Back in the days of 26” wheels either of these measurements gave riders a good idea of how much power they would have to put on the pedals to move the bike. The introduction of multiple wheel size standards changed that. With the same gear ratio a 27.5” wheel will take more effort to turn than a 26” wheel and a 29” wheel will take more effort to turn than a 27.5” wheel.
Unless you’re very familiar with how a given gear ratio feels with a specific wheel size, your best bet is probably to try it out and see. You’ll be in that gear a lot – any time you’re on the bike – so it has to be comfortable on the terrain you ride. You don’t have to try out the specific bike you’re considering, but you should try to take a spin on a bike with a similar gear ratio and the same wheel size.
The Rest of the Bike: What to Expect
There are not many fully built single-speed mountain bikes on the market. Single-speed riders tend to be experienced cyclists and many prefer to assemble their rides to their own specifications. There are still some fully built options from major manufacturers, and if you’re looking at built single-speed bikes, there are a few things you can expect to see.
- Hardtails – Single-speed riders prioritize simplicity, and that means hardtail frames.
- Short travel or rigid forks – Most single-speed bikes that have front suspension use forks with 100 to 130mm of travel, and many use rigid forks.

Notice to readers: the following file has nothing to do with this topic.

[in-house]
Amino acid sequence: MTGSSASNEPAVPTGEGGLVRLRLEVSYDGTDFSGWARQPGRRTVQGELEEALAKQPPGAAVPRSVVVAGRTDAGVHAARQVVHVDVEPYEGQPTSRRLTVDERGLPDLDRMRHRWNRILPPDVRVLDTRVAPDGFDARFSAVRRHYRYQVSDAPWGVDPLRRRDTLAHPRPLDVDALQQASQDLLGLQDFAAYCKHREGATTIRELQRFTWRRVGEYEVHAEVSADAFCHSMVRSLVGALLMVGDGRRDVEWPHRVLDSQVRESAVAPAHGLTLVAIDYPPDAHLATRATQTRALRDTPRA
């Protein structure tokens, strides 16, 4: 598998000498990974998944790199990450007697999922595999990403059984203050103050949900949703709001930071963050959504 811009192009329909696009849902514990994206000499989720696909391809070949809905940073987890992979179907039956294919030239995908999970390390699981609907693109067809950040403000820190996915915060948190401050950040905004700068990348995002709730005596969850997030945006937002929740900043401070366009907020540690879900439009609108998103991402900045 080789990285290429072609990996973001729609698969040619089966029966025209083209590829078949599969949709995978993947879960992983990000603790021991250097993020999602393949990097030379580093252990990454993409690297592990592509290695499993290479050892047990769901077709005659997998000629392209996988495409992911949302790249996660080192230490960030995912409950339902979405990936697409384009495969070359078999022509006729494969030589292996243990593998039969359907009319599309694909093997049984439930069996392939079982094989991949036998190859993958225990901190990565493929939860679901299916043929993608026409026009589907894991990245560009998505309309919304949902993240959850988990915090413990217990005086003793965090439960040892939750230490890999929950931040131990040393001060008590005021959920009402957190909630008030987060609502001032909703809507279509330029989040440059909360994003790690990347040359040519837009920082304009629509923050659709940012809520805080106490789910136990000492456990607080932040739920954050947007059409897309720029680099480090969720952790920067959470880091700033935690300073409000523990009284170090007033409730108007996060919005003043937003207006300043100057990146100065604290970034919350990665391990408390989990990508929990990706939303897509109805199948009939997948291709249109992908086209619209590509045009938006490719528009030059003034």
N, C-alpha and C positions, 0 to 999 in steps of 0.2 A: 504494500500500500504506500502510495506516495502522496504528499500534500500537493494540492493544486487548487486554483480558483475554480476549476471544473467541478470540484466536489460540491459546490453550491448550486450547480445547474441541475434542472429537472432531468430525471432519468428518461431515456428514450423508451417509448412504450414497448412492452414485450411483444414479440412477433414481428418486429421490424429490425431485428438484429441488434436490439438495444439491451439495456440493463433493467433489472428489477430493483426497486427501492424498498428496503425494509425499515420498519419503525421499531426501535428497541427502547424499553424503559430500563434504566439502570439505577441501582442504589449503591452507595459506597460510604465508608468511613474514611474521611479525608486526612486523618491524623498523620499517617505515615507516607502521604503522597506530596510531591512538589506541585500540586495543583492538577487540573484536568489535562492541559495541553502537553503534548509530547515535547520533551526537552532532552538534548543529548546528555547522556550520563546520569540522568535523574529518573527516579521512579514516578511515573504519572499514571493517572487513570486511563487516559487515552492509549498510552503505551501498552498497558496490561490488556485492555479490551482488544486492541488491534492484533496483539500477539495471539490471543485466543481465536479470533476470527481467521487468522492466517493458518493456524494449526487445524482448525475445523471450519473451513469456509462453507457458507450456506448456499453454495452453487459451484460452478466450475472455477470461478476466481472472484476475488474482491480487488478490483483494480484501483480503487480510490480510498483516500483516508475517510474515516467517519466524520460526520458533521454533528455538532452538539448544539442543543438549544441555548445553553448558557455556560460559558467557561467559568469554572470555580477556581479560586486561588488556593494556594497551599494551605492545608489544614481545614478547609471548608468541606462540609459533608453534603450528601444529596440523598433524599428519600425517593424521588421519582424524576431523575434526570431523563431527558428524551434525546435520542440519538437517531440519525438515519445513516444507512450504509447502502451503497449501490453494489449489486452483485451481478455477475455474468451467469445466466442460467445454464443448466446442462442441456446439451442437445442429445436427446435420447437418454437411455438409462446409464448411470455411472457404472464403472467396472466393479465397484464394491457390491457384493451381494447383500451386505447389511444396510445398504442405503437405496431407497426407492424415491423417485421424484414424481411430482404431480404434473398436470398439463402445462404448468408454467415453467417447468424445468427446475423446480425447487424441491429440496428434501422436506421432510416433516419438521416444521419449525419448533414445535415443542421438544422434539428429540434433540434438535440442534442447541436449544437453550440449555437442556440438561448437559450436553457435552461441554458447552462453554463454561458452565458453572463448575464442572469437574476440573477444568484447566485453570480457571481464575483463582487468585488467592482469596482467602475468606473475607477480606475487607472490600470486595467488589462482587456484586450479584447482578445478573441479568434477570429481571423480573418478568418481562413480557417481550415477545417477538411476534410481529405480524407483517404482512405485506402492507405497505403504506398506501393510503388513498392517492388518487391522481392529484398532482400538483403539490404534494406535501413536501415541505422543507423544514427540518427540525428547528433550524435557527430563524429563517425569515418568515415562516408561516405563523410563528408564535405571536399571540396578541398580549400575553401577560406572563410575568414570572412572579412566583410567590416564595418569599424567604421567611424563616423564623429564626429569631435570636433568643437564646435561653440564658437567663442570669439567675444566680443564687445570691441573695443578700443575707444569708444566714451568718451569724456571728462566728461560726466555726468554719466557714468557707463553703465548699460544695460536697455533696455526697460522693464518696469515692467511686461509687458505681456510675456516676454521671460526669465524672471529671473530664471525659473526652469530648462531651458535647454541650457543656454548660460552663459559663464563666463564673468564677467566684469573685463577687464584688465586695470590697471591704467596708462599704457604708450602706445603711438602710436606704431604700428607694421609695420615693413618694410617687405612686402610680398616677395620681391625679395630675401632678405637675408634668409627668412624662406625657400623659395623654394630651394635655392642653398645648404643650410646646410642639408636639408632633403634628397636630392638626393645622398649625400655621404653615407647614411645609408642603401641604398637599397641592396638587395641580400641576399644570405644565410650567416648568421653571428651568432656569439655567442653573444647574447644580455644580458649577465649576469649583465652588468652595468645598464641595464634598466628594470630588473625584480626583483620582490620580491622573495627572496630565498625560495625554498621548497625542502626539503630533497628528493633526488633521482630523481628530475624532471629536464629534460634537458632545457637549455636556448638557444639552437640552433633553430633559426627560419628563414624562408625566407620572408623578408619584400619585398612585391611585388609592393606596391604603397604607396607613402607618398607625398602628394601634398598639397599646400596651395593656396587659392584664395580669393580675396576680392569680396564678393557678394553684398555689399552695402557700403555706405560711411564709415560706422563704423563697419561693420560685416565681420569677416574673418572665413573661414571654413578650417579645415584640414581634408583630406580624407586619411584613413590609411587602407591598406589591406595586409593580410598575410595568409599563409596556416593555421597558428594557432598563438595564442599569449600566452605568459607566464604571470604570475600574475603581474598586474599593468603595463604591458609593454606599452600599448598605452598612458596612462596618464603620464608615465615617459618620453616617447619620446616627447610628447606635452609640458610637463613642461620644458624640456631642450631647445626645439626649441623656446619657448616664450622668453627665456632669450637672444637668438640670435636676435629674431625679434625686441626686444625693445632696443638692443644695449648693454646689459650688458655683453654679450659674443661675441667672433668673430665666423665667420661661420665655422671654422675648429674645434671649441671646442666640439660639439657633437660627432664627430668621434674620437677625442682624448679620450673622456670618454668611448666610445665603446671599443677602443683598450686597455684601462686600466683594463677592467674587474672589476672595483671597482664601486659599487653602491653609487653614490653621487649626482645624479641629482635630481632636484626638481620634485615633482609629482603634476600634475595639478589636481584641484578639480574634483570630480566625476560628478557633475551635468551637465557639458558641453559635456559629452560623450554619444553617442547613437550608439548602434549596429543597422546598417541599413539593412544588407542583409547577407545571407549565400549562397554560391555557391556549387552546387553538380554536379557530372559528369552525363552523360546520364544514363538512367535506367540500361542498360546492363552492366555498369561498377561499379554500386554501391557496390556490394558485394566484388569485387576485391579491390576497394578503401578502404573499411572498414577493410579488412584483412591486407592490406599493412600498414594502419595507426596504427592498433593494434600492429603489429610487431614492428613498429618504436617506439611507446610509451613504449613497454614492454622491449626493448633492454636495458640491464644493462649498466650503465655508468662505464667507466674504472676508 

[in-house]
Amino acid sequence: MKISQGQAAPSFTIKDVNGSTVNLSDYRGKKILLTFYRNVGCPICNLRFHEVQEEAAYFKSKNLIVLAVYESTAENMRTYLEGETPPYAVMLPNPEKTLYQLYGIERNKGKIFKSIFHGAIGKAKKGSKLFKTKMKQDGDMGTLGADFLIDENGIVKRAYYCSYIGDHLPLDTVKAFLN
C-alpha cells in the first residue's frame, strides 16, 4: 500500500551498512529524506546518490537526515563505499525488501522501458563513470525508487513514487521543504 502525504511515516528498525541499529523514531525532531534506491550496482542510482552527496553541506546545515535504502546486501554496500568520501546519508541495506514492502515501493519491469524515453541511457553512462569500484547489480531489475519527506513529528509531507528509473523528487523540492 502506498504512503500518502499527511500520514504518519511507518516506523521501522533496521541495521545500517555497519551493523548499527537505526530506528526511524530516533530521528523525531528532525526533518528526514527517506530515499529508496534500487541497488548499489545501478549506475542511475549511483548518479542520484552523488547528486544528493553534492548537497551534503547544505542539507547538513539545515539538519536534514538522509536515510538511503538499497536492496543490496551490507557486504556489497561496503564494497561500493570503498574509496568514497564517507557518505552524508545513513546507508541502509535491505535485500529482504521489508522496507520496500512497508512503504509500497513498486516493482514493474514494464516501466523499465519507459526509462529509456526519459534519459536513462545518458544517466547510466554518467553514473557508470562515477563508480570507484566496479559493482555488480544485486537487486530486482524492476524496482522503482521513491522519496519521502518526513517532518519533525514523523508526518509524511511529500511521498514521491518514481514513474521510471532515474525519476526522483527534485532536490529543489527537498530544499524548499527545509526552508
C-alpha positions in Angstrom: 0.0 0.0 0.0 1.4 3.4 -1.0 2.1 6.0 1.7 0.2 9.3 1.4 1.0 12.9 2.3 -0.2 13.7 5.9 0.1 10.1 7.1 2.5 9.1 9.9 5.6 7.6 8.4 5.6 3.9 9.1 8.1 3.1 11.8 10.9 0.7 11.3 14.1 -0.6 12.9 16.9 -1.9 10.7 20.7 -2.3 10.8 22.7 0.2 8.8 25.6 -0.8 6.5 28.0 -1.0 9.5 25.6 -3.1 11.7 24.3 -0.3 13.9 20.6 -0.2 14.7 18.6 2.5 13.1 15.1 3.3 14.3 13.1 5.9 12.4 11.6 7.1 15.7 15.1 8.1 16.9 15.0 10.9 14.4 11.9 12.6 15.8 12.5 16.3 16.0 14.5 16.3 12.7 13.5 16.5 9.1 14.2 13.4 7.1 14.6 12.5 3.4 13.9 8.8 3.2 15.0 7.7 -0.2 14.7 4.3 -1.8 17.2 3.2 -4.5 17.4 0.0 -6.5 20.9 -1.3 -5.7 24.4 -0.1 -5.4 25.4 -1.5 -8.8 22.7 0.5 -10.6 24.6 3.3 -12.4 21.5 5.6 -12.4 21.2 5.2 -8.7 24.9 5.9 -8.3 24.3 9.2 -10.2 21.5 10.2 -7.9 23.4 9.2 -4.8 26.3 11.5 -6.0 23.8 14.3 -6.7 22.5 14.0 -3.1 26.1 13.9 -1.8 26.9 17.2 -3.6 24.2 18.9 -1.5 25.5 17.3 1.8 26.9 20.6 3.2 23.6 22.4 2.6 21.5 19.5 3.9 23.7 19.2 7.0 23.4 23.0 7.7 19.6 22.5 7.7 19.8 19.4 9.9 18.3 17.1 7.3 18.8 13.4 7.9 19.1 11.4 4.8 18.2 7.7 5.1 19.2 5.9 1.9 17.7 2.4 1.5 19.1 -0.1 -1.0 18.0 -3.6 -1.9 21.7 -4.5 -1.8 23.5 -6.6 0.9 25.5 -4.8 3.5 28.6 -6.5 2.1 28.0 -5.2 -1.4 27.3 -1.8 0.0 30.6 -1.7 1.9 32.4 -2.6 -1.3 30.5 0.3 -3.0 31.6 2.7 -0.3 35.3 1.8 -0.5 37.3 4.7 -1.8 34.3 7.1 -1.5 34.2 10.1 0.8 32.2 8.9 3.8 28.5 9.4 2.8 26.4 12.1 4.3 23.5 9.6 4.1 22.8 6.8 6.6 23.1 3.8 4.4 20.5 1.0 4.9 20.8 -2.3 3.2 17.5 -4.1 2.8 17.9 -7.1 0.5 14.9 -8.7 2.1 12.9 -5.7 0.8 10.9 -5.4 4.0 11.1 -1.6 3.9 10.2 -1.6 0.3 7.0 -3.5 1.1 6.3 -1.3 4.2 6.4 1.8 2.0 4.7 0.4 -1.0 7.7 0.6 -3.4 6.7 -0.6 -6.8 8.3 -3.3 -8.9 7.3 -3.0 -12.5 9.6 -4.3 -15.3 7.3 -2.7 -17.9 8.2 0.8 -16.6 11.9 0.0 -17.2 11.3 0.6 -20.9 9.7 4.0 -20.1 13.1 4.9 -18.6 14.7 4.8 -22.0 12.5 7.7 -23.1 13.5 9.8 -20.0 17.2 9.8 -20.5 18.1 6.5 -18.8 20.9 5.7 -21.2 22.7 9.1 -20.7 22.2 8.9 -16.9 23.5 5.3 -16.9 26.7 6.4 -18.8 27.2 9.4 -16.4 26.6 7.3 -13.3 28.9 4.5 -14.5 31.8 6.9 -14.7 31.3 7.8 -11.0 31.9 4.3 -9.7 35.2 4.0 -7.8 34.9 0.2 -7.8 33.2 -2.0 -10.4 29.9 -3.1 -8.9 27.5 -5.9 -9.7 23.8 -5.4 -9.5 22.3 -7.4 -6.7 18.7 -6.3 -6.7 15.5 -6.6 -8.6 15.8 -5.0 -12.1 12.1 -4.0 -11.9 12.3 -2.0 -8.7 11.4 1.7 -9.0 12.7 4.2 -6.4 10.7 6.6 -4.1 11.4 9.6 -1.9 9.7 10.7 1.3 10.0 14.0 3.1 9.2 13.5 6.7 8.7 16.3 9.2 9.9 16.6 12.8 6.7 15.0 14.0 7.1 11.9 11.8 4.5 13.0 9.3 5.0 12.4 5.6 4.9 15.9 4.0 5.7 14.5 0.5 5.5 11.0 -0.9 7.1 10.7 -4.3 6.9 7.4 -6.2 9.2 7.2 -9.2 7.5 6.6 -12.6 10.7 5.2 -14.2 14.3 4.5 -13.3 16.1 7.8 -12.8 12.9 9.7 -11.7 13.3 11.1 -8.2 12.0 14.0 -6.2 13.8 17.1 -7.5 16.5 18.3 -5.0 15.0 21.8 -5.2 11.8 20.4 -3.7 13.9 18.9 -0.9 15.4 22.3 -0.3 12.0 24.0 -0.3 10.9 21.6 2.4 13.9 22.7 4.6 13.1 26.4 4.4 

- Traditional geometry – The trend in modern mountain bikes is toward “slacker” designs that rake the fork forward and place the front wheel farther in front of the rider for more stability on steep downhills. Head tube angles of 65° to 66° are common on modern trail bikes. Single-speed bikes tend to use more traditional designs with head tube angles closer to 70°.
- Minimalist builds – In keeping with the simplicity-first ethic that drives many single-speed riders, many built bikes will use high quality parts but with as few frills as possible.
- Low weight – Stripping off chainrings, cogs, derailleurs, and shifters doesn’t just keep a bike looking sleek. All those parts weigh something, and single-speed bikes are generally a lot lighter than their geared counterparts.
All of these features are compatible with riding on smooth trails without extremely steep climbs or descents, which is consistent with the way single-speed mountain bikes are usually used.
The Best single-speed Mountain Bikes